How do you manage the effect of Kyphosis and Scoliosis?
I am a 80 year old woman with many health issues with a question about the possible effect of increasing kyphosis and scoliosis that has me very thin, bent, twisted with a 5" height loss from osteoporosis and multiple compression fractures that I tolerated without any medication – a great example of self neglect and fear.
My thin frame has a very bloated gut attached I attribute to obstipation, probably from a very redundant colon and multiple abdominal adhesions.
Now a cardiologist and gastroenterologist attribute it largely to my restricted hunched body having no place for my intestine to go but OUT. The gastroenterologist did acknowledge the severe obstipation and recommended Motegrity to relieve some of the pain.
Does anyone with somewhat similar issues also have a very bloated gut? I plan to post this also on the tortuous colon thread in Digestive Issues.
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Hello @notmoff. I am sure the bloat you are experiencing has to be both uncomfortable as well as frustrating given your posture. As a way to relieve symptoms, I am wondering if you've read much on gut health and what you might be able to include in your daily regimen that could be helpful and, at least, reducing symptoms a bit?
Thanks for the response Amanda.
I believe most of my bloat is due to the obstipation and twisting of my body – mostly beyond my control. But you asked about gut health.
I question my choice to eat a plant based diet because the sources of of protein tend to be beans that are gassy.
I am eating down the bok choy, kale, kohlrabi, cabbage and other crucifers in my refrigerator that add to the gas. They will be partially replaced with spinach, beets & their greens, chard, carrots, peas, corn, celery , artichokes and other somewhat less nutritious vegetables.
I will chew my food more thoroughly before swallowing.
I will continue to get my carbs from quinoa, millet, red and sweet potatoes, nuts & seeds (protein) . I plan to add fish for protein. I avoid antibiotics and prepared foods. The pain is greater if I eat as much food as I did my first 79 years, so I will "graze".
I have been deleting and unsubscribing from doom and gloom emails.
I am open to suggestions.
oh my. i am in a very similar state with a 6” loss. i am 59 years old. i have 10 compression fractures. and intermittent extreme costochondritis. i have a bloated, painful gut and am inexplicably underweight at 98 lbs for the last six months. i have had many GI tests and cancer screens showing nothing amiss or fixable. i agree that my gut is probably contorted due to spine compression. i eat similarly, with grain and nuts on hold now because i have severe daily migraines. (9 ER visits in less than two years). i eat four or five small meals/snacks daily. i wonder if i have adhesions, too. i went to the ER once because my stomach pain was so bad. i was using ice packs on my stomach many times a day for almost a month. it helps and i recommend this. i wish i knew why, while i eat well, with lots of ghee and butter and olive oil, and digestive enzymes, that i remain skeletal. my primary care dr literally told me to stop looking for the reason i feel so sick and weak and am so ‘malnourished’. my GI dr said he has done all the investigation possible for my weight loss and pain. that is really appalling. i will write more, but wanted to jump in with my similar status. my heart to you.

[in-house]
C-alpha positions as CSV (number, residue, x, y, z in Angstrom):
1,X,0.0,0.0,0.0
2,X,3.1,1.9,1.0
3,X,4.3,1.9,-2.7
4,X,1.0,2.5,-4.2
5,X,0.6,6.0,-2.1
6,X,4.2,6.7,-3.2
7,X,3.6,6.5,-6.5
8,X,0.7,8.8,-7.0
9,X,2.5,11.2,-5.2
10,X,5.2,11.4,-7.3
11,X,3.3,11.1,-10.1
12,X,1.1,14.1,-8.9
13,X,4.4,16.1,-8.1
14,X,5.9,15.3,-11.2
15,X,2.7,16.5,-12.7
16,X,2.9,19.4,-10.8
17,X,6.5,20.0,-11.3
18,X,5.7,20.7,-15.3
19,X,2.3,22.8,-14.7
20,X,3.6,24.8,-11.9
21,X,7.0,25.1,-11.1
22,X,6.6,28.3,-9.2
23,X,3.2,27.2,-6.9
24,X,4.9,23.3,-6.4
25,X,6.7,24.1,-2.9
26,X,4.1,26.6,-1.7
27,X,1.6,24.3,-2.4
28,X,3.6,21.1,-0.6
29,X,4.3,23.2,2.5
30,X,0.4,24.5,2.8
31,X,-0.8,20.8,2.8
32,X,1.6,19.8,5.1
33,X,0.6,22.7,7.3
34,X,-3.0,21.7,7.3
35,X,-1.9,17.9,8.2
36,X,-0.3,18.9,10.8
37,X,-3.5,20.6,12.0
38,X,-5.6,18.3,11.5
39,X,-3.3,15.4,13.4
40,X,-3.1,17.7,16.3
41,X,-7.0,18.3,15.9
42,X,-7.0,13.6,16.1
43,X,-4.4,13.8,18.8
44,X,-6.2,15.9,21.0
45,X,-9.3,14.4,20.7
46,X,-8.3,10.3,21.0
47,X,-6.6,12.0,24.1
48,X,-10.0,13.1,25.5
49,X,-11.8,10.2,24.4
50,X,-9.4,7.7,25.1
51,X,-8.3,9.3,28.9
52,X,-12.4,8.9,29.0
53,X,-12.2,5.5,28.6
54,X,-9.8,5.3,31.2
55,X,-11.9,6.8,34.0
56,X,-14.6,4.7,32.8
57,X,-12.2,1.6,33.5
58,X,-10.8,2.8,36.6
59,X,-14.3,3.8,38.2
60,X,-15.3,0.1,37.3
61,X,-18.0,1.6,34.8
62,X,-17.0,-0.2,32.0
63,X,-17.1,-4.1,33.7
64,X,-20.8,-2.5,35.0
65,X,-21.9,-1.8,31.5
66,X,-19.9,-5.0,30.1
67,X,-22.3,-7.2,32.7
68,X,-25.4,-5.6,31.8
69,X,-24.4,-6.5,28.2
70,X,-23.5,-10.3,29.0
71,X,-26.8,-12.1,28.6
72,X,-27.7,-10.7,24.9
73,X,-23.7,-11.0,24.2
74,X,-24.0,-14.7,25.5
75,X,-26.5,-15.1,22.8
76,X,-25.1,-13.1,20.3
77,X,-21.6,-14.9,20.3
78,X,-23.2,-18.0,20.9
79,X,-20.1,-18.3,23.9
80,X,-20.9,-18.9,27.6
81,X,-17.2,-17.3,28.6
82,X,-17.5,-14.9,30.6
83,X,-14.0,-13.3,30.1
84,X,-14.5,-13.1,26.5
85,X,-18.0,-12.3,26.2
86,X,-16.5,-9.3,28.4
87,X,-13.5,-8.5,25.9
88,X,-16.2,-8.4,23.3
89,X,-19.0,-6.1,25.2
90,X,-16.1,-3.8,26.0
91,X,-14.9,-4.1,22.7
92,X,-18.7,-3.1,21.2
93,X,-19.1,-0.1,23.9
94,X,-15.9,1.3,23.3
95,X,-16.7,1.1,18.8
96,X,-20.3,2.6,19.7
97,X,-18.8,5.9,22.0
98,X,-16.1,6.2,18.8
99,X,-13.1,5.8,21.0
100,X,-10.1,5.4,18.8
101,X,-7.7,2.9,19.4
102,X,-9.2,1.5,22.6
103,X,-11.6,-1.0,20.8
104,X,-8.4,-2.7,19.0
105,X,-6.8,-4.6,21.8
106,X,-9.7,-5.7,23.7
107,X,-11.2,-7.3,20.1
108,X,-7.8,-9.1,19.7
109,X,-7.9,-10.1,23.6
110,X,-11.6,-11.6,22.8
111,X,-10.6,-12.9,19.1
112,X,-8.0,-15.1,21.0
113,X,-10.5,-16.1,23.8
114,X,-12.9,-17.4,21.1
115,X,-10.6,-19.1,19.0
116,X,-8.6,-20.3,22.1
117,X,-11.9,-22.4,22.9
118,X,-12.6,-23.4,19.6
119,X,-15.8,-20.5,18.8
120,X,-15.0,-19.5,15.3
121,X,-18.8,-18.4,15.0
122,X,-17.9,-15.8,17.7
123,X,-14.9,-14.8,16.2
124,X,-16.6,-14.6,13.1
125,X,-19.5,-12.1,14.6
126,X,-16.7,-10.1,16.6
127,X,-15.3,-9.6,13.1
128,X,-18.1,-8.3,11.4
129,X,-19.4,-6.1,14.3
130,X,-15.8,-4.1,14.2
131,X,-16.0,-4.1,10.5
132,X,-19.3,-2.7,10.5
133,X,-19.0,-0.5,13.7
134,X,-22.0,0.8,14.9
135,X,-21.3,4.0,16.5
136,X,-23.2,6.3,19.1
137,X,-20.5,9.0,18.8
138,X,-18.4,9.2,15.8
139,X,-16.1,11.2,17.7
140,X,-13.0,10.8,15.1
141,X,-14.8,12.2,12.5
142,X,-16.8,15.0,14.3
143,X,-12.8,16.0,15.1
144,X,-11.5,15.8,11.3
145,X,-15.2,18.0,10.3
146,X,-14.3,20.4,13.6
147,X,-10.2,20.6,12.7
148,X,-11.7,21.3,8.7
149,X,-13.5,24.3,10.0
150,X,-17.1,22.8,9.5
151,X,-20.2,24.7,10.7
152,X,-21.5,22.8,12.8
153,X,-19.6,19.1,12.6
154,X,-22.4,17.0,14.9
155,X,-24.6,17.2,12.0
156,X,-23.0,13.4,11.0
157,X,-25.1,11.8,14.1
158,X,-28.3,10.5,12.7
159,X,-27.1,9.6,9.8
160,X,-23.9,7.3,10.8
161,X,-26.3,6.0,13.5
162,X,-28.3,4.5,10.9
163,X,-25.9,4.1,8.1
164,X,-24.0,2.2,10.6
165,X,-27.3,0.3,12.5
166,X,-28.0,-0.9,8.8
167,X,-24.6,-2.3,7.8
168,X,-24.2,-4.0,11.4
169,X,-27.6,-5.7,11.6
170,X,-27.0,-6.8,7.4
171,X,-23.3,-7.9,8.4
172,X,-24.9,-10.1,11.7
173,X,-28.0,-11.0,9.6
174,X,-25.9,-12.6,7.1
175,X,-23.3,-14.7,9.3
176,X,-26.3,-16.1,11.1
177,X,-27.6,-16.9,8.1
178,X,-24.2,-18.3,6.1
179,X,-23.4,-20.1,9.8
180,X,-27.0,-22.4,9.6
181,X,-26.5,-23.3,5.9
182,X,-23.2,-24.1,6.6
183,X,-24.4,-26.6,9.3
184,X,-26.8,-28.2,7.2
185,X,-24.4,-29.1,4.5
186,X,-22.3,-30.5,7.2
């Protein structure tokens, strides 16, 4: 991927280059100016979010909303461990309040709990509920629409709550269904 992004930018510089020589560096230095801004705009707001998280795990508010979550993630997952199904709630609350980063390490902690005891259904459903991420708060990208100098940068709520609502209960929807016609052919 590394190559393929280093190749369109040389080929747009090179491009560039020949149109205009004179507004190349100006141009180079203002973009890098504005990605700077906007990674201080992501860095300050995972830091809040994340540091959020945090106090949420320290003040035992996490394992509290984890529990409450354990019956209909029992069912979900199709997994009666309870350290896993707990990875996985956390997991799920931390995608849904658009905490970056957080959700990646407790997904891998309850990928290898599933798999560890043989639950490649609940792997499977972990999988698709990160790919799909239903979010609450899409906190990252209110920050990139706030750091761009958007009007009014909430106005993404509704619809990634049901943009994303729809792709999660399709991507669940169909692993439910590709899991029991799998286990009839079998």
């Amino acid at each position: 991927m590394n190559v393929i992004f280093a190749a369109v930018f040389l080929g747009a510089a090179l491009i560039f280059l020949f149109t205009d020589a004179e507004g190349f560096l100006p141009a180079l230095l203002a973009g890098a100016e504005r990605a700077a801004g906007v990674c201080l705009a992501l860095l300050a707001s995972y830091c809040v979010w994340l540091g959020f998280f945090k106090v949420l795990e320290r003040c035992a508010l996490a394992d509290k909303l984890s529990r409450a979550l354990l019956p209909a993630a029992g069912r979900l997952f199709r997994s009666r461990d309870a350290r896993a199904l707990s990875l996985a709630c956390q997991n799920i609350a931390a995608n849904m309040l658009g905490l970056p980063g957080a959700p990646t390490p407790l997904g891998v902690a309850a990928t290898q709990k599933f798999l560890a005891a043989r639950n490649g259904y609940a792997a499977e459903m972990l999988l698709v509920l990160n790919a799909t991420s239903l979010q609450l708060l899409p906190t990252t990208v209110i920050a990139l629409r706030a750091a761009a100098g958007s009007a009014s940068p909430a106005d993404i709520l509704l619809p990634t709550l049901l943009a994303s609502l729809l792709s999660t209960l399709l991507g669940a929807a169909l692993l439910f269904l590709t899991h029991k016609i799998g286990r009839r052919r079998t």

I look forward to your writing more about your situation. Although I am 20 years older than you, I have a lot to learn.
I hadn't thought of an ice pack to reduce my abdominal pain – a chronic ache peppered with sharp pains at the base of my bloat and radiating to the back.
I'll try it. Now my solution is to rest in my recliner and take a little more acetaminophen as long as I don't risk liver damage.
But I am getting behind in everything but the necessities which take much more time due to my slowness.
Is your focus on butter, ghee and olive oil an attempt to regain your lost weight? Has it worked?
my ice packs are soft, and i have used them several times a day when it is bad. what about the topical form NSAID diclofenac ? supposedly less challenging to livers. i have been avoiding nonveggie carbs since April, to reduce migraine triggers, as an experiment. i think i am in ketosis. i am not gaining weight back. i may have lost it originally from the level of pain i have been in starting in March. i cant use NSAIDS or the migraine meds (they all cause me rebound headaches). i am trying to slowly add rice and smallest amounts of fruit. i remember that there are enzymes that may help you digest the better veggies with maybe less bloat. i am also slow at everything. feel free to send me a private message, notmoff. maybe we can share more strategies.
My problems don't sound identical to yours (I had no problems with digestion, for one), but then my own increasing deformity, led to my needing a complex spinal reconstruction in 2016 at nearly 70, because my extreme kyphoscoliosis was making mobility almost impossible. (That was because, of the considerable pain). Over time I had lost 5 1/2" in height (I was told my back was 'collapsing').
I WAS relieved of my extreme deformity, though, by major reconstructive surgery (I was fused with titanium from T4 to the pelvis with bone laminectomies! ) I only regained a single inch in height net, but that's because of all the height lost from disk compression. I am also super stiff (d'uh!) from the lengthy fusions so that such formerly simple tasks as putting on shoes and socks are great challenges. So is toileting, but having a Bidet installed hade all the difference there, though not a complete fix. I have "grabbies" to reach items out of reach and which had fallen.